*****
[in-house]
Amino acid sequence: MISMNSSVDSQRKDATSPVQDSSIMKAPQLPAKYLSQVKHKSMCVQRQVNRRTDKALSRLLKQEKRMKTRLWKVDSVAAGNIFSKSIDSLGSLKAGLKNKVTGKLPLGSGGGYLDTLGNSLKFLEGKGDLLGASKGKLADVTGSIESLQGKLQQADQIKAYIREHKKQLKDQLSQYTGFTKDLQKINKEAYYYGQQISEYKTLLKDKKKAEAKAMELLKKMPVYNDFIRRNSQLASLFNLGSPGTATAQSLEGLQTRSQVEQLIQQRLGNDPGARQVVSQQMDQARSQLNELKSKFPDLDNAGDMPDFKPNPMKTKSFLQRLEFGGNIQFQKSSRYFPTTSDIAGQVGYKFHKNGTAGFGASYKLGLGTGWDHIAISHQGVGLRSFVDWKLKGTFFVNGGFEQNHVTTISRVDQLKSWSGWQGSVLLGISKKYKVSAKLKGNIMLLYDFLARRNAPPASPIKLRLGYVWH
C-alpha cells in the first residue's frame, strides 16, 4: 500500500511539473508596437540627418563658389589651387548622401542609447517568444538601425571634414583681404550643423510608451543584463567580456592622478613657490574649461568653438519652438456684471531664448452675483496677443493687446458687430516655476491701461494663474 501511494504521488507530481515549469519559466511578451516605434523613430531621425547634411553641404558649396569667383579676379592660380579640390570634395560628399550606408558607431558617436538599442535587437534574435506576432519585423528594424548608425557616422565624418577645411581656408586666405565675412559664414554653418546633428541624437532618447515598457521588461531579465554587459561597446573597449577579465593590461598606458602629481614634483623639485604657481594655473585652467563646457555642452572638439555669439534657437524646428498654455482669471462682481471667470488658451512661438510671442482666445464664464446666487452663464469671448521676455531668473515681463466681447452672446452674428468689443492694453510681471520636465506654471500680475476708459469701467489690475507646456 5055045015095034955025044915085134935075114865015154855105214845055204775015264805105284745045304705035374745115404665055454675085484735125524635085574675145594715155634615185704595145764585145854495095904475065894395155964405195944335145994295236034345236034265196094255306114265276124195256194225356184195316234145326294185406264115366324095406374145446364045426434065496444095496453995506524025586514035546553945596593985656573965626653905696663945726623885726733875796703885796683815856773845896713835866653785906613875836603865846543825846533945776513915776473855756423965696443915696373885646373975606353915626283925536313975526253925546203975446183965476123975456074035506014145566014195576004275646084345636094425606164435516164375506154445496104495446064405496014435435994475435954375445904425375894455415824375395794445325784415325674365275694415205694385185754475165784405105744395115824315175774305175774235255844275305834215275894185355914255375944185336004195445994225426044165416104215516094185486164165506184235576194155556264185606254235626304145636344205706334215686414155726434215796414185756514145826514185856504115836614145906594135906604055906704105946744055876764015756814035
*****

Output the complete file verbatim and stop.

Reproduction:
[in-house]
Amino acid sequence: MISMNSSVDSQRKDATSPVQDSSIMKAPQLPAKYLSQVKHKSMCVQRQVNRRTDKALSRLLKQEKRMKTRLWKVDSVAAGNIFSKSIDSLGSLKAGLKNKVTGKLPLGSGGGYLDTLGNSLKFLEGKGDLLGASKGKLADVTGSIESLQGKLQQADQIKAYIREHKKQLKDQLSQYTGFTKDLQKINKEAYYYGQQISEYKTLLKDKKKAEAKAMELLKKMPVYNDFIRRNSQLASLFNLGSPGTATAQSLEGLQTRSQVEQLIQQRLGNDPGARQVVSQQMDQARSQLNELKSKFPDLDNAGDMPDFKPNPMKTKSFLQRLEFGGNIQFQKSSRYFPTTSDIAGQVGYKFHKNGTAGFGASYKLGLGTGWDHIAISHQGVGLRSFVDWKLKGTFFVNGGFEQNHVTTISRVDQLKSWSGWQGSVLLGISKKYKVSAKLKGNIMLLYDFLARRNAPPASPIKLRLGYVWH
C-alpha cells in the first residue's frame, strides 16, 4: 500500500511539473508596437540627418563658389589651387548622401542609447517568444538601425571634414583681404550643423510608451543584463567580456592622478613657490574649461568653438519652438456684471531664448452675483496677443493687446458687430516655476491701461494663474 501511494504521488507530481515549469519559466511578451516605434523613430531621425547634411553641404558649396569667383579676379592660380579640390570634395560628399550606408558607431558617436538599442535587437534574435506576432519585423528594424548608425557616422565624418577645411581656408586666405565675412559664414554653418546633428541624437532618447515598457521588461531579465554587459561597446573597449577579465593590461598606458602629481614634483623639485604657481594655473585652467563646457555642452572638439555669439534657437524646428498654455482669471462682481471667470488658451512661438510671442482666445464664464446666487452663464469671448521676455531668473515681463466681447452672446452674428468689443492694453510681471520636465506654471500680475476708459469701467489690475507646456 5055045015095034955025044915085134935075114865015154855105214845055204775015264805105284745045304705035374745115404665055454675085484735125524635085574675145594715155634615185704595145764585145854495095904475065894395155964405195944335145994295236034345236034265196094255306114265276124195256194225356184195316234145326294185406264115366324095406374145446364045426434065496444095496453995506524025586514035546553945596593985656573965626653905696663945726623885726733875796703885796683815856773845896713835866653785906613875836603865846543825846533945776513915776473855756423965696443915696373885646373975606353915626283925536313975526253925546203975446183965476123975456074035506014145566014195576004275646084345636094425606164435516164375506154445496104495446064405496014435435994475435954375445904425375894455415824375395794445325784415325674365275694415205694385185754475165784405105744395115824315175774305175774235255844275305834215275894185355914255375944185336004195445994225426044165416104215516094185486164165506184235576194155556264185606254235626304145636344205706334215686414155726434215796414185756514145826514185856504115836614145906594135906604055906704105946744055876764015756814035